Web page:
At a time when it was unusual for a girl to study abroad, I studied in the US. Following my return to Japan, I spent my entire career in English education. Along the way, what has really directed my heart is the Morning Prayer Movement (Chotokai) , a nationwide ecumenical organization that meets weekly on Monday mornings for prayer and breakfast together. My life has been a life of prayer in the morning before being sent out to my work in the world. At age 60, when I was considering the next stage of my life, after completing many years of working as an English teacher, I felt that I was naturally being led to the path of sharing God’s word. I am so thankful that my experiences as a church school teacher and my study of counseling are being utilized in my work at a small church.


Born in the North Ward of Osaka in 1933, I was the fourth daughter of a wholesale clothing dealer. When I was two years old, we moved to Nigawa in Hyogo Prefecture. During World War II we had to leave Nigawa due to the fires caused by US bombing, then after the war made our home in Takarazuka. Our family was representative of the Jodo sect of Buddhism, but because of the wishes of my mother, who was a Christian, I went to a church-related kindergarten. When the war ended, it was time for me to enter junior high school, and I chose to attend Kobe Jogakuin Girls’ Junior High School, which was also a Christian school. This was because it seemed that I could clearly hear the words “Jesus Christ” coming from all directions.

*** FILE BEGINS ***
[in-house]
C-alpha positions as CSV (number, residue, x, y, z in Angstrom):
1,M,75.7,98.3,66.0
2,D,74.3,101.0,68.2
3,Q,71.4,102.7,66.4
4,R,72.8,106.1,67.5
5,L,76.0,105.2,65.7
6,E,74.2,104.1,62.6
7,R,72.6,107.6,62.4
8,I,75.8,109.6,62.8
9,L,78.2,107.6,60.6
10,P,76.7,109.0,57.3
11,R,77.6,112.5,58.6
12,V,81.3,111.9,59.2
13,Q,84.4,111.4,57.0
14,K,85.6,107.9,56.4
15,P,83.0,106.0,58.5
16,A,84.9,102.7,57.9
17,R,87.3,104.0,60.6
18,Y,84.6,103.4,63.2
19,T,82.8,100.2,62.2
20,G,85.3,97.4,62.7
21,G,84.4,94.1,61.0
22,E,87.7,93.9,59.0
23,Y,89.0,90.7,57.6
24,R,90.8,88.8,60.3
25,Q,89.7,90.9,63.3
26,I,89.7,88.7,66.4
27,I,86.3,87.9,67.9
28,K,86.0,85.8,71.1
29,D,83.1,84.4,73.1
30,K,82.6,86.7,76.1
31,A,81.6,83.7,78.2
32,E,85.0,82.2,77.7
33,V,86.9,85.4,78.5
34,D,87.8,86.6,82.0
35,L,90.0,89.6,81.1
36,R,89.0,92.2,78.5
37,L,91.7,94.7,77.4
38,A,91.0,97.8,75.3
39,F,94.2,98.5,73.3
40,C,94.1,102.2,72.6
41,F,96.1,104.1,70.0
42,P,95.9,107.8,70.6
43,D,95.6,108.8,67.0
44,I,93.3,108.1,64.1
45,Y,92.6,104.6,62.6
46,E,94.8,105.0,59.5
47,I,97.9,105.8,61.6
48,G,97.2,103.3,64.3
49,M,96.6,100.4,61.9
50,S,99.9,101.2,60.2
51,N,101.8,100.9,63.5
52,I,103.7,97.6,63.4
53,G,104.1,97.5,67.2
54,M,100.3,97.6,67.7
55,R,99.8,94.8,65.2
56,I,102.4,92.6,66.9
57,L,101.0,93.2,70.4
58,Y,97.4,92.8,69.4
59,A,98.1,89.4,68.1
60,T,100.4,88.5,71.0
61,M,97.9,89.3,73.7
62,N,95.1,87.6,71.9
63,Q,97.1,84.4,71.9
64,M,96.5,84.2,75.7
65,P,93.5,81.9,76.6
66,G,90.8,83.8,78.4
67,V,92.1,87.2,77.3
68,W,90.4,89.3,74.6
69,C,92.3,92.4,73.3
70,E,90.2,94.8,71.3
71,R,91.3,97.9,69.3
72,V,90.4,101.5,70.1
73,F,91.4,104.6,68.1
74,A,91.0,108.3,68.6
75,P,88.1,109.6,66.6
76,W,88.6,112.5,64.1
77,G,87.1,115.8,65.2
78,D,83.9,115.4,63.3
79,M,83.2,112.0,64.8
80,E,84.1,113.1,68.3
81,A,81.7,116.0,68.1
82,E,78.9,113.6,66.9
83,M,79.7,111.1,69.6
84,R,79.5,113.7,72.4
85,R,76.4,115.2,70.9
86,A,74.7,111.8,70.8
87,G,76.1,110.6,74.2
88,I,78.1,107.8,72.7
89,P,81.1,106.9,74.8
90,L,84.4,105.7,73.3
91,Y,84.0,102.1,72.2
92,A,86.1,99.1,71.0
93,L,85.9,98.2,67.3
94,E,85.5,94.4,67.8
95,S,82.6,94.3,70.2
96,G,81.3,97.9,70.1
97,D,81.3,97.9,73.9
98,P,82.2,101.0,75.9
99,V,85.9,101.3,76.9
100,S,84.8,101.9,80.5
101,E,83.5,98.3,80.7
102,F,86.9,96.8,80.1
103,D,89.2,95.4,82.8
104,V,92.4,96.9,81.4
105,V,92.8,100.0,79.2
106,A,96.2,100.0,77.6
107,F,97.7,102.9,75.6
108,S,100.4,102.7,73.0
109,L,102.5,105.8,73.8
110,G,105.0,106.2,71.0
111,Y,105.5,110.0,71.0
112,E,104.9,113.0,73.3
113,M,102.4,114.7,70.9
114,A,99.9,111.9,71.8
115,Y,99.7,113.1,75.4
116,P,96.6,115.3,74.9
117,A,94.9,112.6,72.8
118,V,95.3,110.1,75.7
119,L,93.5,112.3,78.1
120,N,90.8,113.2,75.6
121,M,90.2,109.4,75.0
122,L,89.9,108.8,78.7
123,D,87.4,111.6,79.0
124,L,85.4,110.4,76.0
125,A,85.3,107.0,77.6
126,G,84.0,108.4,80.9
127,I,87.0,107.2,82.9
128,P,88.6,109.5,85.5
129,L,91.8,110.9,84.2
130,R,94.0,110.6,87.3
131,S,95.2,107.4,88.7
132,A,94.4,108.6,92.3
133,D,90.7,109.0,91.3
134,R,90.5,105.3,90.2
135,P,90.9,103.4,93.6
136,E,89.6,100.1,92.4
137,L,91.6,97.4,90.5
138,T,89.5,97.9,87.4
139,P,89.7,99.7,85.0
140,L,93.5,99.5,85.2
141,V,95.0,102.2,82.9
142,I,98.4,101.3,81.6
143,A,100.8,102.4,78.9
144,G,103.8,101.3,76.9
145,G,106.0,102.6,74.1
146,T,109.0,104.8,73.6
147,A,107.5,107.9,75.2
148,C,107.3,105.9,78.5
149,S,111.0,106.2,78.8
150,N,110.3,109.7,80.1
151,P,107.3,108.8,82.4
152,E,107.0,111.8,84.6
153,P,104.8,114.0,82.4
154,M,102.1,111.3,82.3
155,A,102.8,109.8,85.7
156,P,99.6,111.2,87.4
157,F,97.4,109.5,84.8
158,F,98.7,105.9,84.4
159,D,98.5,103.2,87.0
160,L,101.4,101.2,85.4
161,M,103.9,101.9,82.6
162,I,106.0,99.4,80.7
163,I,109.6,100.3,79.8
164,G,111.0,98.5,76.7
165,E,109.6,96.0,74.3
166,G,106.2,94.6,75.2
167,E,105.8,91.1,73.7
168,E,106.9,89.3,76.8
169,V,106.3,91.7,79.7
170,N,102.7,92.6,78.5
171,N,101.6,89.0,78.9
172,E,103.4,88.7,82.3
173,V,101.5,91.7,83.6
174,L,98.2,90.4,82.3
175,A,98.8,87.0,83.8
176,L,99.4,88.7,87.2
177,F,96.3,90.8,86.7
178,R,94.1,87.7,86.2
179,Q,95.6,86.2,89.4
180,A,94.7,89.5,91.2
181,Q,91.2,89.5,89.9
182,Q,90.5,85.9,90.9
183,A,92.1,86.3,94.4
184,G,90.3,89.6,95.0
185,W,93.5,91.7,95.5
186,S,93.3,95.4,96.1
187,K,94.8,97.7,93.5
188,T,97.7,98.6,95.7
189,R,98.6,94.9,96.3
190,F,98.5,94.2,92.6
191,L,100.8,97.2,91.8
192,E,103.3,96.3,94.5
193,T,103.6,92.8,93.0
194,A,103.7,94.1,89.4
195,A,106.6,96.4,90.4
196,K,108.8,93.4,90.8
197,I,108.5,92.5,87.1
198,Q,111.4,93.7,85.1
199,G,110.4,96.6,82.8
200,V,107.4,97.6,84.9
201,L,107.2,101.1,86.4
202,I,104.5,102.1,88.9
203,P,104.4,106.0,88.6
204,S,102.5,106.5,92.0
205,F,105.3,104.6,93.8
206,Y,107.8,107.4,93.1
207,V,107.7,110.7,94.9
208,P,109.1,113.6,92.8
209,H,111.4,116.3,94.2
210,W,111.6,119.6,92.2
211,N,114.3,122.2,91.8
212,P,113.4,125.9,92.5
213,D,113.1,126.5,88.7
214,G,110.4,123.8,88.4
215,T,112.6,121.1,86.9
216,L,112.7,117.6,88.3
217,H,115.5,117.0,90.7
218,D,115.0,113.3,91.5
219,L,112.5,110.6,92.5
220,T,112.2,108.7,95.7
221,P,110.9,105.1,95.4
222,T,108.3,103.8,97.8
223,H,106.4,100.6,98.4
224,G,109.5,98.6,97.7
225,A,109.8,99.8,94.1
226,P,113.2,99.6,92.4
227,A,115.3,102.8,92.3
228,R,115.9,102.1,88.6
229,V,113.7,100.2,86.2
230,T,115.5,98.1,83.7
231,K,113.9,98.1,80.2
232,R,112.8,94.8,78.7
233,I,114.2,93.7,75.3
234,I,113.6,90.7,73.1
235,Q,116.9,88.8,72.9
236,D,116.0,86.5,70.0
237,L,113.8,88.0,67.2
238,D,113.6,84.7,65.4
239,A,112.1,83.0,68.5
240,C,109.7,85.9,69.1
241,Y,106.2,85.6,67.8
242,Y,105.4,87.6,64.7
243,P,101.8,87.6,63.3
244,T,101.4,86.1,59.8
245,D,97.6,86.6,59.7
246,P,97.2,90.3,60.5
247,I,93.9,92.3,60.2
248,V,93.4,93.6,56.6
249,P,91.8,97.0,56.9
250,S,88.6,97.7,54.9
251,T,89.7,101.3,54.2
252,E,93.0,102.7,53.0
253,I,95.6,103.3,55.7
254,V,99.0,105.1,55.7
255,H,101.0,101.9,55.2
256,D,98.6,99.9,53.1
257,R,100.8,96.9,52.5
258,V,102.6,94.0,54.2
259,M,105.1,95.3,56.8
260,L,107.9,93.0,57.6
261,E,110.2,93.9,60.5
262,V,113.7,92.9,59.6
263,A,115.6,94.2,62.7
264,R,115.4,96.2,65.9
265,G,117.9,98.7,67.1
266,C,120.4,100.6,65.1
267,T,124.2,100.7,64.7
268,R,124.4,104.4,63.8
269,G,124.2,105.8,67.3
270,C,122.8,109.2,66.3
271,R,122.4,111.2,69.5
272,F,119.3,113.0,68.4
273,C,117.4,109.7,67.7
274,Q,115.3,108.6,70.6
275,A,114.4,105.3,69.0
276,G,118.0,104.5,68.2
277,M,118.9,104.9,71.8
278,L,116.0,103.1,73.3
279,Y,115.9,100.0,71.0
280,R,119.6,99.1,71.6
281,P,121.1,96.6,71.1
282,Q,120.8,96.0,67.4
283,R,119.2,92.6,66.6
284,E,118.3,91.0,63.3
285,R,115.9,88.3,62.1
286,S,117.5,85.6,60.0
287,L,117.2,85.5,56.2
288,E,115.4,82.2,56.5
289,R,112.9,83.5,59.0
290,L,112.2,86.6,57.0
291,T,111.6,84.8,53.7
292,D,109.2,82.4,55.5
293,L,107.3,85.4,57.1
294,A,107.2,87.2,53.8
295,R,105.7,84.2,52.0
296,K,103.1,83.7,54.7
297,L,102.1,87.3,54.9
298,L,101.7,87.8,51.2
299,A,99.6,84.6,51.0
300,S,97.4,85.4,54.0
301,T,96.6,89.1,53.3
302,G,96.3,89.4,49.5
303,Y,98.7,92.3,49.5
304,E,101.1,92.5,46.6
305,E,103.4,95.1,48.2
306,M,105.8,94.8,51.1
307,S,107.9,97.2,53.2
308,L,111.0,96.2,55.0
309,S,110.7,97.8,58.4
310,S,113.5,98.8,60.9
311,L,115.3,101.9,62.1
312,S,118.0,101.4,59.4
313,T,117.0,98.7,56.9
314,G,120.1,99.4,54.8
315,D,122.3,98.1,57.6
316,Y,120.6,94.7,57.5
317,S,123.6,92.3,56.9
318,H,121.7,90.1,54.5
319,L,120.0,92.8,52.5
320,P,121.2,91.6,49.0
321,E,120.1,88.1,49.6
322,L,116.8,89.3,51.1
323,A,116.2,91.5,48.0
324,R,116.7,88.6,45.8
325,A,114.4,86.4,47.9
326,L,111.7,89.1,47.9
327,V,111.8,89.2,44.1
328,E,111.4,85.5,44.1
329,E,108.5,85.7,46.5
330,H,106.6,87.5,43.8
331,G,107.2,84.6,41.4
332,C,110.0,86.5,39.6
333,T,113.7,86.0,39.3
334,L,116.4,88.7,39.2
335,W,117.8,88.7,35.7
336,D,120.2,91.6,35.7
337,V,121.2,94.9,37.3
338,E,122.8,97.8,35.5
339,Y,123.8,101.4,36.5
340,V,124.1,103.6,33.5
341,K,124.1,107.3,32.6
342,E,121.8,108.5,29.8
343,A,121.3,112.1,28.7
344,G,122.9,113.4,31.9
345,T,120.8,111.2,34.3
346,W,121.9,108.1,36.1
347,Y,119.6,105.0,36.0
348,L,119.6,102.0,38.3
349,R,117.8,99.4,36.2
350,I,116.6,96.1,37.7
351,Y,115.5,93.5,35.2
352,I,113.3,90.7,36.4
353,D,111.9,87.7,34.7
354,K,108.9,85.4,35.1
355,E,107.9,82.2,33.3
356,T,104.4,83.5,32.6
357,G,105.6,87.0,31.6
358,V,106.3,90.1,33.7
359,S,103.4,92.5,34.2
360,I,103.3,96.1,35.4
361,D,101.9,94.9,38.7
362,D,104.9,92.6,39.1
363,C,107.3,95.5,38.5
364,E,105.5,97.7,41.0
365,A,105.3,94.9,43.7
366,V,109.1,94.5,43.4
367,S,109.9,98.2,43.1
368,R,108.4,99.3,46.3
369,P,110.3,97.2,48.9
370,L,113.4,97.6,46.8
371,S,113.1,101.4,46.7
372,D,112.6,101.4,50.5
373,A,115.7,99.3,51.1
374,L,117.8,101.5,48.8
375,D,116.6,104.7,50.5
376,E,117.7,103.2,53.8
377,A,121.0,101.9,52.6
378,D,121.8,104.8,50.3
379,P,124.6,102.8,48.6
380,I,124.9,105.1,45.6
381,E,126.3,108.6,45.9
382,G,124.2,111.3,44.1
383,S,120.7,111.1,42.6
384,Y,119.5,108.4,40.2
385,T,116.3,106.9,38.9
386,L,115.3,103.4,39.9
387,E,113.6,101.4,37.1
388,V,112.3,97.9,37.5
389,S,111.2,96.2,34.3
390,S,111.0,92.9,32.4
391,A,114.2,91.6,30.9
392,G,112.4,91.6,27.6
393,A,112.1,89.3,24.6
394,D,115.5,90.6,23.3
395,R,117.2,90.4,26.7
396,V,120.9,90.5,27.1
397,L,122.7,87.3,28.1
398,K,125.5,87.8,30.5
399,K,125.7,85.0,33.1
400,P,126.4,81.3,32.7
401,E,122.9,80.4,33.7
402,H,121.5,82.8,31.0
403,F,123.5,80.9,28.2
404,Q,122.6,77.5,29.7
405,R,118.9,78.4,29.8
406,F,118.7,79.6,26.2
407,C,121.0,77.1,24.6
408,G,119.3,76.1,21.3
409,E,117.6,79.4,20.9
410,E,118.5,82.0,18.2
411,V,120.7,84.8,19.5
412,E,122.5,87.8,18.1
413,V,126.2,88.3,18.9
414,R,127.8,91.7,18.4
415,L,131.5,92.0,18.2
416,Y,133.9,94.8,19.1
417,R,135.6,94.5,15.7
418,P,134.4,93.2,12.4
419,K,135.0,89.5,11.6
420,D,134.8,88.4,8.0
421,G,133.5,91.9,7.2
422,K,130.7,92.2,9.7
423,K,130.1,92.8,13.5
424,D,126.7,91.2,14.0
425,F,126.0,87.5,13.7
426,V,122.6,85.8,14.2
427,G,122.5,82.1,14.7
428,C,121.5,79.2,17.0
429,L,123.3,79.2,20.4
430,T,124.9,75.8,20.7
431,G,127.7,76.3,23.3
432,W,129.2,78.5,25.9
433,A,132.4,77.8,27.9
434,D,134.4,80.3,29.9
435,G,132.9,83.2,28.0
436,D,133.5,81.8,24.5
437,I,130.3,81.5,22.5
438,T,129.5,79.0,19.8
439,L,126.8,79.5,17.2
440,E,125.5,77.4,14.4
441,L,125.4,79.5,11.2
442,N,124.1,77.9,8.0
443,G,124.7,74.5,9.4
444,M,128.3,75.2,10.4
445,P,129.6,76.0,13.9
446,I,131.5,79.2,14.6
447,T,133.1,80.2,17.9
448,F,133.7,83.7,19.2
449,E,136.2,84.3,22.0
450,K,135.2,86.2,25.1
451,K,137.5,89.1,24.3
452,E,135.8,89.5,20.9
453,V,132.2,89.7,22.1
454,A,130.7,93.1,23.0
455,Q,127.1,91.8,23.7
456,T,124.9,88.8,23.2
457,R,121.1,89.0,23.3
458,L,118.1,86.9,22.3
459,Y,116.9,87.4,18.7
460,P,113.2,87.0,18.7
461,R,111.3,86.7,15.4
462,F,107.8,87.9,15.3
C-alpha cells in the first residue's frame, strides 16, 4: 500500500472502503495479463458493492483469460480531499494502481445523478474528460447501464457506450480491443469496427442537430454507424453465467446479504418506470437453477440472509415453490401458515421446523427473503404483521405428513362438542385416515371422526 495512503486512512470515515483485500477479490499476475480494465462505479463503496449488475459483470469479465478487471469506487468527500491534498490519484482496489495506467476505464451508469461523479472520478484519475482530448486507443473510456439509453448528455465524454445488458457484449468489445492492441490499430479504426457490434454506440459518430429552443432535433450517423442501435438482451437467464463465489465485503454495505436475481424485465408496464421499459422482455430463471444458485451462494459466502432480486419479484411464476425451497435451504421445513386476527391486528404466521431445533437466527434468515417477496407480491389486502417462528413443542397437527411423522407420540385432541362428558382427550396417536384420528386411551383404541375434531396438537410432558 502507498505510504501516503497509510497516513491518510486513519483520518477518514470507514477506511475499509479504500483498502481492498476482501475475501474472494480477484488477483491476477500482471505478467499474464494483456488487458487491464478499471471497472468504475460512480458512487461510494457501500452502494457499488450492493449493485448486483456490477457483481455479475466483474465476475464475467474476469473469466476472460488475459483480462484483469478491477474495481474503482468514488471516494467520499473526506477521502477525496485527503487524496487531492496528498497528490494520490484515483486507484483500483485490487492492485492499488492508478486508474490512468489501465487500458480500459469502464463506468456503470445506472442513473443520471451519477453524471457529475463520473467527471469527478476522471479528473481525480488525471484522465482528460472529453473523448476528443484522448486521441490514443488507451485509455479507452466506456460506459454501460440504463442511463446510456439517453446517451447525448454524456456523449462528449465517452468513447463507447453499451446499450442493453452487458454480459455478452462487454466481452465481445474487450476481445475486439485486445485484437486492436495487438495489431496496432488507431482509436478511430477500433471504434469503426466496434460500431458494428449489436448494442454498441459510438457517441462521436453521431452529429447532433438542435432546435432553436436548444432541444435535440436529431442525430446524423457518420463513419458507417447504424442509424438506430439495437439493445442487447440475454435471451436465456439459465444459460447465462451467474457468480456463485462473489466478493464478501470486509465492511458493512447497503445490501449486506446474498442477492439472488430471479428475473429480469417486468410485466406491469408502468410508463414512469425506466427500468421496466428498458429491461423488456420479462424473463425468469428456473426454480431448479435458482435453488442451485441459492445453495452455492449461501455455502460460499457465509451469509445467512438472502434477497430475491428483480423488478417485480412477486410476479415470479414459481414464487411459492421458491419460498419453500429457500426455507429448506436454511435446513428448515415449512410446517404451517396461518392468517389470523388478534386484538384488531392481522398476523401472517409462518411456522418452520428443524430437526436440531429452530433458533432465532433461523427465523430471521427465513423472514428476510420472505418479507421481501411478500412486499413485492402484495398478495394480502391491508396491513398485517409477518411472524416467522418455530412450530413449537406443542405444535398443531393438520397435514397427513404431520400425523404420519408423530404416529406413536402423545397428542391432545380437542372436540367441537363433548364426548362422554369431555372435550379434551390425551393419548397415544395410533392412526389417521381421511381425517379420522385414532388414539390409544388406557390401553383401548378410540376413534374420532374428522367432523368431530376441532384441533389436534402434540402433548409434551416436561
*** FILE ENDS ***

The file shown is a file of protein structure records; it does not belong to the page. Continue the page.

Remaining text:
While attending Koto Church, I felt strongly that since I had been welcomed into Jesus’ house I should become one of his disciples. During my first year of senior high school I was baptized and promptly became a church school teacher. That experience led me to an interest in childhood development. As a result I majored in psychology at Kwansei Gakuin University, a Kyodan-related school, and continued on to graduate school.


At that point, I was given an opportunity to study abroad and studied counseling in the US as a Fulbright Scholar. It was 1961 and a girl studying overseas was a rarity; so I felt disapproval even from the members of my church, although nothing was actually said. But my parents, who were merchants and enterprising, were very supportive.


Because I had been studying in a class that a US missionary taught only in English at Kobe Jogakuin, I thought I had a pretty good understanding of the language. But when I attended my first class in the US, I understood almost nothing the teacher said. I did not know what to do or to whom I could go for counseling. I still remember sitting alone in the cafeteria crying.